Christine MacDonald on Big Green NGOs and soy expansion in Brazil

Cargill and The Nature Conservancy (TNC) have a long-standing relationship dating back to the 1980s. Cargill and TNC share a mutual interest in developing science-based, improved agricultural management practices that guarantee the productivity and enduring health of the ecosystem and landscape.  -- From a joint Cargill/TNC document [PDF] dated February 2006 --- In her new book Green Inc., Christine MacDonald argues that that large environmental NGOs have compromised their agendas in exchange for corporate cash. (See Mark Pawlosky's recent review of Green Inc. for Grist.) I haven't read the entire book yet, but I did catch an excerpt published by …

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Starbucks accused of big-time water-wasting

Starbucks wastes some 6.2 million gallons of water each day through a health policy that requires a constantly running tap at each store, says a breathless indictment in British tabloid The Sun. A Starbucks spokesperson confirms the use of a dipper well, which uses "a stream of continuous cold fresh-running water to rinse away food residue, help keep utensils clean, and prevent bacterial growth." Dipper wells are common at coffee and ice-cream shops, but the gigantuousness of Starbucks' global operations is such that, according to the The Sun, the amount of wasted water could sate the thirst of "the entire …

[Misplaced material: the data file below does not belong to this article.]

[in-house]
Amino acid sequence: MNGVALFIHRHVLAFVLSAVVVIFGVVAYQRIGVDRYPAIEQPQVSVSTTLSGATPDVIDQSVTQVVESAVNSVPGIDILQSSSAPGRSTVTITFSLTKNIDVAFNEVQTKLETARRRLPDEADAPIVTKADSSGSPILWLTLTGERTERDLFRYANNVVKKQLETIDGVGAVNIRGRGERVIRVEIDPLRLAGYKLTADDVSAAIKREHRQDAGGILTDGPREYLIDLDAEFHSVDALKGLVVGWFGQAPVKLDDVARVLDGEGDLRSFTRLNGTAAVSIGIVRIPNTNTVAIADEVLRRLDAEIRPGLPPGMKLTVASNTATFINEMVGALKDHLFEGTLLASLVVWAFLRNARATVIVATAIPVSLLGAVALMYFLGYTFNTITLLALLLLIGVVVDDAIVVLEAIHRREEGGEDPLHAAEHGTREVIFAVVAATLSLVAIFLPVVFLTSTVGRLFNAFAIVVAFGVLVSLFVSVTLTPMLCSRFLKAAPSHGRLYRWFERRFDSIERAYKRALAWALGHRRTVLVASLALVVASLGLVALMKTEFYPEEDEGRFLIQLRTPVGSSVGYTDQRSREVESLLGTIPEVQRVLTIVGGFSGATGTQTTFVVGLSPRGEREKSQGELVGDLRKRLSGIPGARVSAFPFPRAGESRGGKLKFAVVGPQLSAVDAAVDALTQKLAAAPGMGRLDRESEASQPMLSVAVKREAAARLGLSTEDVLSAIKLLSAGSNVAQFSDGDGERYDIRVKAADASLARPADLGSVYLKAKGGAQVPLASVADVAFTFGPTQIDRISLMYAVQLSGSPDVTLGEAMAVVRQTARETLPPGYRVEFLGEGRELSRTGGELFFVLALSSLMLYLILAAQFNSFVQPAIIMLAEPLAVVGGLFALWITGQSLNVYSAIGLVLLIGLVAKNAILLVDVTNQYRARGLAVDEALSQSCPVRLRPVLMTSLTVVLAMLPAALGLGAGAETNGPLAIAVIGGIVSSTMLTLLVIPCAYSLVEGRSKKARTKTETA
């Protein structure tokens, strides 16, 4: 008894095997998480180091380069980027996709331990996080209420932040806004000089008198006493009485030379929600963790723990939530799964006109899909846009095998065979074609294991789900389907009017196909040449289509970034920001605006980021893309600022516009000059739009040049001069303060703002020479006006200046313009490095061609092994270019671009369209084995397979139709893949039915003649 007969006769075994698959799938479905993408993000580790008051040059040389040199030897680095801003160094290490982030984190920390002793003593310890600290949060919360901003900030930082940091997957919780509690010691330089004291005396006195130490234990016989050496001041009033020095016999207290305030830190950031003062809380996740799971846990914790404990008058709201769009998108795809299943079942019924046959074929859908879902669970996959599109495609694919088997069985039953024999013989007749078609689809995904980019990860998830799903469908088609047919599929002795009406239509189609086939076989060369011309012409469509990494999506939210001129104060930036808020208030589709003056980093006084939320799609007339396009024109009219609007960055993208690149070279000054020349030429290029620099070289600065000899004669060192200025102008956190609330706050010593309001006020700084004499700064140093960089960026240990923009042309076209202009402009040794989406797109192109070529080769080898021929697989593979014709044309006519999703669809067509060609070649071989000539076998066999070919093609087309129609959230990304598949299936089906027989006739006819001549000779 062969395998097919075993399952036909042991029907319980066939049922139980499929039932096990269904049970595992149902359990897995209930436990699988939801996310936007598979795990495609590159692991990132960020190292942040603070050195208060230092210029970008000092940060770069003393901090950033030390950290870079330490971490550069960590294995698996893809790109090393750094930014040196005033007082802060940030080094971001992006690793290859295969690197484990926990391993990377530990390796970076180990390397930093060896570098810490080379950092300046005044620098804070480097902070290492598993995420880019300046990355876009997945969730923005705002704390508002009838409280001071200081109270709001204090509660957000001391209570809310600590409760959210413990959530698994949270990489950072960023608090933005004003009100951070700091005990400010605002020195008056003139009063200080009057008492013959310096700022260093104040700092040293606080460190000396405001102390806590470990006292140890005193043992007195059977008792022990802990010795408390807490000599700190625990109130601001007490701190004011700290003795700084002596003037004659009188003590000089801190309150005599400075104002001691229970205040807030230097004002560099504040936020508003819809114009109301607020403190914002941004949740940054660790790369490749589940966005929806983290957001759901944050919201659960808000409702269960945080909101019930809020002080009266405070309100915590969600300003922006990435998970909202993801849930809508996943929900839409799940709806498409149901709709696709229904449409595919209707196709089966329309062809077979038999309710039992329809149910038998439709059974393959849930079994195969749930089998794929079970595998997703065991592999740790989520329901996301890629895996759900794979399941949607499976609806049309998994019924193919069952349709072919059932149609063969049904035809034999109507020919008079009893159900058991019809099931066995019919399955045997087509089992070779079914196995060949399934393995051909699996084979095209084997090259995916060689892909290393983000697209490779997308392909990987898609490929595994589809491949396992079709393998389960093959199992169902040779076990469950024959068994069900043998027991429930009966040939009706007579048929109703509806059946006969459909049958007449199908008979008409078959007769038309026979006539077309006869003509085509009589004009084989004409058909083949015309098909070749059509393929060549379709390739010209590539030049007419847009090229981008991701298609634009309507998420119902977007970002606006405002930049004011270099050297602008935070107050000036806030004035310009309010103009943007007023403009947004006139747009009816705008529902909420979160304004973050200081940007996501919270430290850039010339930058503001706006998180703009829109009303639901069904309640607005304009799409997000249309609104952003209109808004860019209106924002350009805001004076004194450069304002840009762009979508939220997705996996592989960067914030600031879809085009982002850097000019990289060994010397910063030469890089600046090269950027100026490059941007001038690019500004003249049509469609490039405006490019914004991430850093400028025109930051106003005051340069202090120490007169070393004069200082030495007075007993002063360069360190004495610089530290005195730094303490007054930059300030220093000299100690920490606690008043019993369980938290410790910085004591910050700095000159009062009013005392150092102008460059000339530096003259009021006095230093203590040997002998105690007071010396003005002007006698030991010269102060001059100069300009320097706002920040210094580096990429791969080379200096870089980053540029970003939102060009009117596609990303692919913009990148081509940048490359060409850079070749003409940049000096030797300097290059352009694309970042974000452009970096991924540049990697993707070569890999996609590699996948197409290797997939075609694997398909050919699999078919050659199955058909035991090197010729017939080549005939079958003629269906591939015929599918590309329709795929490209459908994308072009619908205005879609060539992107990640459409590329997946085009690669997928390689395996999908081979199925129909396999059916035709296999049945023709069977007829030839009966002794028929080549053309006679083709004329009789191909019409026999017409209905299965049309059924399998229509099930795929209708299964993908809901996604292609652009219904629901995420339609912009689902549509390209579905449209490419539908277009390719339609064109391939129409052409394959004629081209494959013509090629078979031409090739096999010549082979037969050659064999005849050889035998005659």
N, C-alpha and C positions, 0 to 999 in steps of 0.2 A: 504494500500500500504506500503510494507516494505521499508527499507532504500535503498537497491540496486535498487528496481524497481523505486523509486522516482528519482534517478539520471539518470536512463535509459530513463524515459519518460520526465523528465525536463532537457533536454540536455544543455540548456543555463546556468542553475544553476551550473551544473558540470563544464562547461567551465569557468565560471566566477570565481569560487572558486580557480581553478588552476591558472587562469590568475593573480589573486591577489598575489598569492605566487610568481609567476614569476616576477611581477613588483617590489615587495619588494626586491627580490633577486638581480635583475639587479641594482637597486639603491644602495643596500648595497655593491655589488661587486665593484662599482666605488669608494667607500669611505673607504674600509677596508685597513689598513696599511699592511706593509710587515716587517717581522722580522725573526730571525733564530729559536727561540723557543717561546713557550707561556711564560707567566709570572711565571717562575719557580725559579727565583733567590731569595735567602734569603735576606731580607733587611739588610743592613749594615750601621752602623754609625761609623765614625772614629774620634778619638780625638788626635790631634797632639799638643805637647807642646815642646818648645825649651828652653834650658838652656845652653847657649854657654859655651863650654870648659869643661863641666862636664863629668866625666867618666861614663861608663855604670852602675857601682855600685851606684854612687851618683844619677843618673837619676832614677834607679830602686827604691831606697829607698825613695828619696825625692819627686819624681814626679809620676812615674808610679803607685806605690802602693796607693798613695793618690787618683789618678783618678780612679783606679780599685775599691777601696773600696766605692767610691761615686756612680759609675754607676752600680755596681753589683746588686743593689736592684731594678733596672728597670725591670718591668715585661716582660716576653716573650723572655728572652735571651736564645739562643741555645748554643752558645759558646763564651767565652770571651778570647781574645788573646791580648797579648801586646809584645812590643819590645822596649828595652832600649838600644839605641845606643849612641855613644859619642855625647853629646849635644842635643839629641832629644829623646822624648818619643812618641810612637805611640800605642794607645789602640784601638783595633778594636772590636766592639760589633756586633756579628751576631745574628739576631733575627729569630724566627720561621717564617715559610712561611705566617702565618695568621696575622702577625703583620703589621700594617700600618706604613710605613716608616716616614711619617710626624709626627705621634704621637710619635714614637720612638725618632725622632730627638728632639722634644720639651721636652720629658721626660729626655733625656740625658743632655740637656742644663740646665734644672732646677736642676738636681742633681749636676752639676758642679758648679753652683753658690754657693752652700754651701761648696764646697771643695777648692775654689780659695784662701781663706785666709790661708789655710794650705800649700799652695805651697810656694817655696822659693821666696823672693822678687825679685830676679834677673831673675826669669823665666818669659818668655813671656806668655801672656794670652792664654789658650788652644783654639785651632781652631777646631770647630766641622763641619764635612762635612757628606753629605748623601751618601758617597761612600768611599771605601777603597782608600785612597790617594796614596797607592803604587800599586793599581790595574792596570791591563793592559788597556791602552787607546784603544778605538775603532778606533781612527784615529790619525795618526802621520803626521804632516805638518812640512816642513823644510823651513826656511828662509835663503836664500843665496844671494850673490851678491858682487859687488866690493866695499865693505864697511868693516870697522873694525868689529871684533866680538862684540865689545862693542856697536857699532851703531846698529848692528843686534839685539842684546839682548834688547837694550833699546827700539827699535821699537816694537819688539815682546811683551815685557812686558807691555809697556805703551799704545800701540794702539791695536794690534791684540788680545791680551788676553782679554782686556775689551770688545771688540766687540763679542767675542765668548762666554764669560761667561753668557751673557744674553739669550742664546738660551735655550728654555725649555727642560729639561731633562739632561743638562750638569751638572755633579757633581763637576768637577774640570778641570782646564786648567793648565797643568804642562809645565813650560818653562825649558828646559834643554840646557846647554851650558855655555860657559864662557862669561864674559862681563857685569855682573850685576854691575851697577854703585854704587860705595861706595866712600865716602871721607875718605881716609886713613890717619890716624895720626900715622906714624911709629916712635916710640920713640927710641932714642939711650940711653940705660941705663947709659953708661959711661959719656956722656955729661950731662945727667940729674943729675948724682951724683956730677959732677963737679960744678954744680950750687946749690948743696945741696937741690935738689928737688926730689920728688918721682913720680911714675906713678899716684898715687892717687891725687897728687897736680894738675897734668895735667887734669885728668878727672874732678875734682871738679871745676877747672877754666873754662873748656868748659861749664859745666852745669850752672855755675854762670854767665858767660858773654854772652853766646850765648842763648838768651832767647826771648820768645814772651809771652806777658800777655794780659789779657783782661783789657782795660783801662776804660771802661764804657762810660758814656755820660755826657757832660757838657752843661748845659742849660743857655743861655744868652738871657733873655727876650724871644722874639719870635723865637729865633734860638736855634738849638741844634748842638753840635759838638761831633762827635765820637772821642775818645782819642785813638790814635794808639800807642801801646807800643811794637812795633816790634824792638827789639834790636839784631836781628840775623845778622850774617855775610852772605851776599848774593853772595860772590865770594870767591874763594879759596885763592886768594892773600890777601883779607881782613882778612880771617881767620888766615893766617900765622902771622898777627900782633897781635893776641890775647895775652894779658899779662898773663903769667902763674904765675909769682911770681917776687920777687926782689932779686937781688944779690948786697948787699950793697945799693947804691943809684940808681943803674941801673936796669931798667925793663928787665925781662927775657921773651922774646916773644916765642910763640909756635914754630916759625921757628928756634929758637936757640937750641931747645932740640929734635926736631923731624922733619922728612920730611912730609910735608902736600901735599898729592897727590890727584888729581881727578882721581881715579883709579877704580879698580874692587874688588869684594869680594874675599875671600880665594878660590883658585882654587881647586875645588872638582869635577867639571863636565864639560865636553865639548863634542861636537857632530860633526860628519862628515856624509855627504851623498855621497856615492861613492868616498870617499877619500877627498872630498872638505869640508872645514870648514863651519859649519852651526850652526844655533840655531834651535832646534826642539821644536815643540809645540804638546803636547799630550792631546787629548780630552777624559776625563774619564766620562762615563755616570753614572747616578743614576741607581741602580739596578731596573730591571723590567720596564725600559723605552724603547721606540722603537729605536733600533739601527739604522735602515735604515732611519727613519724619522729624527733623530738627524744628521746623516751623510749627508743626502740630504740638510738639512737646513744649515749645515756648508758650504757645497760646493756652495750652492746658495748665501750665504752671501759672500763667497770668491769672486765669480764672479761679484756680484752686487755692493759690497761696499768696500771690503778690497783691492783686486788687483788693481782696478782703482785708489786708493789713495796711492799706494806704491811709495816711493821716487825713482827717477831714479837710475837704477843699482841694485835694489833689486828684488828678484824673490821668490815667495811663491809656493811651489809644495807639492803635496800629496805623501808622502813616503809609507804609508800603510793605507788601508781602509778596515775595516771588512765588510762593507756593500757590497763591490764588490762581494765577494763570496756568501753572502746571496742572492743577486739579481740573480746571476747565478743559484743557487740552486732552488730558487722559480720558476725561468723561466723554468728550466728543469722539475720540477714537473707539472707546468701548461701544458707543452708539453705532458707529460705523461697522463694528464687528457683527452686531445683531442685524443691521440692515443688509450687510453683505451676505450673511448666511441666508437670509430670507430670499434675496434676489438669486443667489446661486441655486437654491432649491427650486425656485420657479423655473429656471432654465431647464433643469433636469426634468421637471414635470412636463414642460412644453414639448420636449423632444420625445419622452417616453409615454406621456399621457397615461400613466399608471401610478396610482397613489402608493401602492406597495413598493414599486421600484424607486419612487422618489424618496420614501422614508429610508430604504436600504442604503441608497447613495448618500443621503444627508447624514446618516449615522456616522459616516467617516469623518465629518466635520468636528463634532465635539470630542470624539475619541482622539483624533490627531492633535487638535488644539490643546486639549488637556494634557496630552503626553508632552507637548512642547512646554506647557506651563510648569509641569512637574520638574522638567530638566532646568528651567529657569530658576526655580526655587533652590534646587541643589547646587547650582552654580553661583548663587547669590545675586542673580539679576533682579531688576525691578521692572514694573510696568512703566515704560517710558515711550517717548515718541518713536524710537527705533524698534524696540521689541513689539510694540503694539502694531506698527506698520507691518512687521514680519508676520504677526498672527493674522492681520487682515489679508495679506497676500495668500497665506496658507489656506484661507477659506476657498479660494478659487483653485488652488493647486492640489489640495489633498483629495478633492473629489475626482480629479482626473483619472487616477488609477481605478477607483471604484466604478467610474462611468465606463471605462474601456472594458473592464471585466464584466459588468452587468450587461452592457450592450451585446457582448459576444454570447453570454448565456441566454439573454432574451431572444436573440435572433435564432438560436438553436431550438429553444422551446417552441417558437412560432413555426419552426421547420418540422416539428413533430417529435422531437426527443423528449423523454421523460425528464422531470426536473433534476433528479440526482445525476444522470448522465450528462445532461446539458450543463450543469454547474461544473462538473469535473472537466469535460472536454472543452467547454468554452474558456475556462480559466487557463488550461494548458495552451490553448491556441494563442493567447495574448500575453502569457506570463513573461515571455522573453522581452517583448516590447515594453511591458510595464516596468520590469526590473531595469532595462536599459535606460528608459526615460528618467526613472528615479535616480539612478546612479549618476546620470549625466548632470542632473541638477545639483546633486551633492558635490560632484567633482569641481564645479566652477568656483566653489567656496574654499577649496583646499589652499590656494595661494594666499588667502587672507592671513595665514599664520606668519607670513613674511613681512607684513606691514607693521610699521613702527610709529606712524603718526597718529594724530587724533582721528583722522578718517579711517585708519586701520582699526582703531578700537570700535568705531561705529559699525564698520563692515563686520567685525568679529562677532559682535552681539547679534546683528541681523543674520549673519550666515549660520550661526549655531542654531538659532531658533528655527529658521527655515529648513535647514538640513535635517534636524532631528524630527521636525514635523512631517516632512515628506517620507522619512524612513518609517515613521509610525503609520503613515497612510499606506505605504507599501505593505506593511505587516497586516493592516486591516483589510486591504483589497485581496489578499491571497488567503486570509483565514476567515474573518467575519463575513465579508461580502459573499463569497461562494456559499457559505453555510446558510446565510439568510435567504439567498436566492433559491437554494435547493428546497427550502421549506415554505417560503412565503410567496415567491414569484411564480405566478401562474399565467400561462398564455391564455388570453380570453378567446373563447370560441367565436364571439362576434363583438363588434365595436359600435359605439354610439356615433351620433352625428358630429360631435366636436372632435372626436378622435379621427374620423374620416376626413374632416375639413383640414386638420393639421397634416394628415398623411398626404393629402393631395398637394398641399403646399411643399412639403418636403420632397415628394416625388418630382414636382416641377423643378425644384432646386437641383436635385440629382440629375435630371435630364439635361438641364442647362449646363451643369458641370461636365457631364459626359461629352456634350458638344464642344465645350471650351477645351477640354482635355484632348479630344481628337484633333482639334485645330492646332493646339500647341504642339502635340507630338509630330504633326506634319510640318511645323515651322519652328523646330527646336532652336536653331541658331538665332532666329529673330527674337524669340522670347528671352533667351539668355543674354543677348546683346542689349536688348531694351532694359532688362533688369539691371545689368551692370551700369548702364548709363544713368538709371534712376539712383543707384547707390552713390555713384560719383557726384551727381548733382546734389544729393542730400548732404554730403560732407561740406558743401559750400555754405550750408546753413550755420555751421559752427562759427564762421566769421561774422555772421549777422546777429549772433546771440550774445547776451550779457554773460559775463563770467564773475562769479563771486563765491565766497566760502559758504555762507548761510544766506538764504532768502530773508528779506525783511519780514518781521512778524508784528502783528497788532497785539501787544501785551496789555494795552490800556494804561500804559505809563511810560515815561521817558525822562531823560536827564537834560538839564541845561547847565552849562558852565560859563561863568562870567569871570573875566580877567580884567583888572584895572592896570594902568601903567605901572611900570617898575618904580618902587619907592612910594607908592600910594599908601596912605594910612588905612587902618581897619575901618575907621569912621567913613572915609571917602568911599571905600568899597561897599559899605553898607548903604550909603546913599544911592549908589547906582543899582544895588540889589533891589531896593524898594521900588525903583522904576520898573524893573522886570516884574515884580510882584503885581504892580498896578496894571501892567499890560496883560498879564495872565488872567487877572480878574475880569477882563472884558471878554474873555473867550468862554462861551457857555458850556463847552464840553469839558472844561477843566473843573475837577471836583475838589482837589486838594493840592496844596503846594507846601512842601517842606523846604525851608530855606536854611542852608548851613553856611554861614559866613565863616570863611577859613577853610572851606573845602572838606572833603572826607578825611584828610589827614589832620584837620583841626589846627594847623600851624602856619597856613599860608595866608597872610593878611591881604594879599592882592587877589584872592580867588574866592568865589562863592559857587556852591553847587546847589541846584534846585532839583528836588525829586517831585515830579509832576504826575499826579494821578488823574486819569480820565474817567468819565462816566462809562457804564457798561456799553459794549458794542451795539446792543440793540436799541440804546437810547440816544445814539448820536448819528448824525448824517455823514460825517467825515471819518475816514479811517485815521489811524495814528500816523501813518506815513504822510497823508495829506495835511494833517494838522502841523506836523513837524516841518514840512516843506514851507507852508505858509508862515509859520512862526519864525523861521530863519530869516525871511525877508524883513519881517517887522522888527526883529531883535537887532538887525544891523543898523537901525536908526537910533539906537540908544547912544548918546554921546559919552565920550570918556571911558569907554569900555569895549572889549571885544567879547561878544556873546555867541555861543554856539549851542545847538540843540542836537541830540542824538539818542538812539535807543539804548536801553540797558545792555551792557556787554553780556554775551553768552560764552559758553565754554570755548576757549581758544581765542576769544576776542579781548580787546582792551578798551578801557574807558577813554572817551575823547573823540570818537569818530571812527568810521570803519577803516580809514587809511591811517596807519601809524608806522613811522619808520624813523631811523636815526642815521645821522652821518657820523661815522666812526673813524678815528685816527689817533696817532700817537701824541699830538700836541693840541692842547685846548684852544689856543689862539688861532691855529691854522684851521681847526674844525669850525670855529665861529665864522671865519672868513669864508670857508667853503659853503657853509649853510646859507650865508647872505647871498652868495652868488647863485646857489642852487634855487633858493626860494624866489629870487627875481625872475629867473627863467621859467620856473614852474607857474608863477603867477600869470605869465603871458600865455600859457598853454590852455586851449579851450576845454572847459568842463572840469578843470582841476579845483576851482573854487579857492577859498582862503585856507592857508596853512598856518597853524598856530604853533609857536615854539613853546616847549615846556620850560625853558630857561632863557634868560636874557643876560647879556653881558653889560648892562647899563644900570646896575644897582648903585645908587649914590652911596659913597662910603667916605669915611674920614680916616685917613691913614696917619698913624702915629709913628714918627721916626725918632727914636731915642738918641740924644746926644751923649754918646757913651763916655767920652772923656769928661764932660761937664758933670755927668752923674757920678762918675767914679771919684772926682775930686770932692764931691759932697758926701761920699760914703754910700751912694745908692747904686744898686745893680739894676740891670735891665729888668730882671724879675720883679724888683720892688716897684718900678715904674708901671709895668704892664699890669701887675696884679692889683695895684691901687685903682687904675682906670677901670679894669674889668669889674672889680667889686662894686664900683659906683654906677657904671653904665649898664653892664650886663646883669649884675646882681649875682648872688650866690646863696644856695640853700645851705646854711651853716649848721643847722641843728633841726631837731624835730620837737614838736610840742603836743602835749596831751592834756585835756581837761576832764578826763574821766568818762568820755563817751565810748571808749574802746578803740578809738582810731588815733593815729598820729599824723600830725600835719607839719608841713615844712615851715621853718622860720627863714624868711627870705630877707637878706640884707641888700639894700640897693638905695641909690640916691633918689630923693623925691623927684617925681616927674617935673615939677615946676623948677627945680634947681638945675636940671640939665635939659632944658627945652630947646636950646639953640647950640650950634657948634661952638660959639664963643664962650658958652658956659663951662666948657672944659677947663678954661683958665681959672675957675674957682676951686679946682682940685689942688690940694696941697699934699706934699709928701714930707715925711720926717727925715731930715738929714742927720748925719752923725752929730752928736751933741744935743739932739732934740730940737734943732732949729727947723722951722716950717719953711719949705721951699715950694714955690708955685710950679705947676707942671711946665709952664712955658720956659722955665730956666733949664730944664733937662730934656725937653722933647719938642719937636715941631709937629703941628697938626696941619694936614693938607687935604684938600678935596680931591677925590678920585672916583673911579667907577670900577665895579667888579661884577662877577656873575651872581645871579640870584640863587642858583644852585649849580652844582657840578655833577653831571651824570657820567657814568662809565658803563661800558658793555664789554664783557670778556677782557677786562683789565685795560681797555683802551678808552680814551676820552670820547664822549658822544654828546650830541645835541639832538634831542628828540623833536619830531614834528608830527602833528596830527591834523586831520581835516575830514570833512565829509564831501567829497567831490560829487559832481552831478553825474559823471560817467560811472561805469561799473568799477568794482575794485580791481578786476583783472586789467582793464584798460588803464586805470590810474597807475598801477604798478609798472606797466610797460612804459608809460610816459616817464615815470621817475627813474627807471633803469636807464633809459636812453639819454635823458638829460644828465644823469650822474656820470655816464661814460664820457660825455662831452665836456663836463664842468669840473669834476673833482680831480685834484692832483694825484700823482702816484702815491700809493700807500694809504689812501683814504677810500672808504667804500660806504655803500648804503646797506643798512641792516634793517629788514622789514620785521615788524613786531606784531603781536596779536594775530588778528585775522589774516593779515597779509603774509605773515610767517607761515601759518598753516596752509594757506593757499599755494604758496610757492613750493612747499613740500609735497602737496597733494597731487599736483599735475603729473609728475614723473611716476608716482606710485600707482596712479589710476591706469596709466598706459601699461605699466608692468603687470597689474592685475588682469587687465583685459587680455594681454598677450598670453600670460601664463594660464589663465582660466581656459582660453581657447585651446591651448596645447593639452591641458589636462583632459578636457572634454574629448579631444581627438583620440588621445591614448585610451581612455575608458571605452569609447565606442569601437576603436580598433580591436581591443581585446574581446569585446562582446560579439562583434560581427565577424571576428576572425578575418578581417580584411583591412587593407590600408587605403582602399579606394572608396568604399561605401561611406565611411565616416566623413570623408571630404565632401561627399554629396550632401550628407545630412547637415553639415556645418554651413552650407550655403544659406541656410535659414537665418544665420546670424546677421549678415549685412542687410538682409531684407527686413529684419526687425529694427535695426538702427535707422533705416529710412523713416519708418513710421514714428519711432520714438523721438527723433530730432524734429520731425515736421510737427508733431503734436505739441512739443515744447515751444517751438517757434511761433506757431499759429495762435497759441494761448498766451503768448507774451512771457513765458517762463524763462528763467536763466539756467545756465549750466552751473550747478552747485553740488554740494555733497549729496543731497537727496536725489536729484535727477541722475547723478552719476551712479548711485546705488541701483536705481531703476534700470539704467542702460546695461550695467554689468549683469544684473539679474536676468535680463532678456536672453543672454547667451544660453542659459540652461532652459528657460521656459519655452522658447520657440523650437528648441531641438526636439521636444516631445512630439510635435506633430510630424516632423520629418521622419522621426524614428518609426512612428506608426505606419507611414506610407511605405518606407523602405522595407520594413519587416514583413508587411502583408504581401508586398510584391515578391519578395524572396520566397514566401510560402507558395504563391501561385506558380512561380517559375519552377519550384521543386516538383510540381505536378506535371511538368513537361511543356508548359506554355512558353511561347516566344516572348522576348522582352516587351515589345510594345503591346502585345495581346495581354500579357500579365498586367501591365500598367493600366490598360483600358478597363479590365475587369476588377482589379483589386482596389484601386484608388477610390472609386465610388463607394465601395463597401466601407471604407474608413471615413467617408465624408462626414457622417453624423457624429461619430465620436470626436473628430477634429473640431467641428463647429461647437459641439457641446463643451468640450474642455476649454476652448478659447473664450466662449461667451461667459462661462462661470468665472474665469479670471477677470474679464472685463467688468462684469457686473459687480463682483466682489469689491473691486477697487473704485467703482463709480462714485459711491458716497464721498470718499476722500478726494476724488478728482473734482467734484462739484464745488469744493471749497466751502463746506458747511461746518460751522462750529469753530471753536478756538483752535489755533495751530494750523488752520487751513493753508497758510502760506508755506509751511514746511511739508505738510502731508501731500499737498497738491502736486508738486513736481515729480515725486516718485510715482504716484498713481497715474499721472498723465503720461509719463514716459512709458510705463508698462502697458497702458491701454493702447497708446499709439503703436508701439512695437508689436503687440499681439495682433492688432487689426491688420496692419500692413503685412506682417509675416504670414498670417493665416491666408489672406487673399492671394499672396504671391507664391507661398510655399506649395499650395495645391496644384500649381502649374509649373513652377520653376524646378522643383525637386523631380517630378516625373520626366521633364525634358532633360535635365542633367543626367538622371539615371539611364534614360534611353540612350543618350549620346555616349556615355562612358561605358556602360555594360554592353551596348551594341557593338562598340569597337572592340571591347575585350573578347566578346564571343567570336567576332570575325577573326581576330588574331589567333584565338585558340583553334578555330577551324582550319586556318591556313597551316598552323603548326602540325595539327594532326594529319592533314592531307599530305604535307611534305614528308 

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How is Lehman Brothers like a cod fish?

We have another billion-dollar resource at risk: the ocean

The financial collapse of the past couple of weeks offers striking parallels to the collapse of ocean wildlife. How is what's happening in Wall Street and in financial capitals around the world like what's happening in our seas? Lehman Brothers and Canadian cod aren't coming back The word "collapse" appears in nearly every thoughtful report on the financial crisis, and it's also a common metaphor in the scientific reports on fishery depletion. It's accurate in both cases because the notion that you can borrow more than you can afford, or spend more than you earn, inevitably produces a sudden and …

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Carbon offsets still booming despite financial crisis

The carbon-offset market in the United States is still booming despite the financial crisis, with offset sellers reporting continued gains even in the face of rising offset prices. Analysts say the carbon market's relative strength could mean consumers' green guilt knows no bounds or that the country's recent economic troubles have not hit most would-be offset buyers -- typically college-educated upper-middle-class folks -- as hard as others. Offsets have also remained popular among businesses as an easy way to buy a slice of sustainability and boost the ol' public image. "This is an issue that a lot of people care …

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U.S. hits solar snooze button

Sharp to boost thin-film solar capacity six-fold to 6,000 MW by 2014

The world's second-largest maker of solar batteries plans a massive increase in capacity to meet soaring demand. Bloomberg reports: The company will raise the capacity to 6 gigawatts as early as 2014, from 1 gigawatt estimated for 2010 ... Sharp, which lost its market-leading position to Thalheim, Germany-based Q-Cells AG last year, is focusing on expanding its solar-cell output through thin-film technology. This uses 1 percent the amount of silicon needed for conventional models ... One gigawatt of power is enough to light up at least 200,000 households of four people in Japan ... Yes, the United States created the …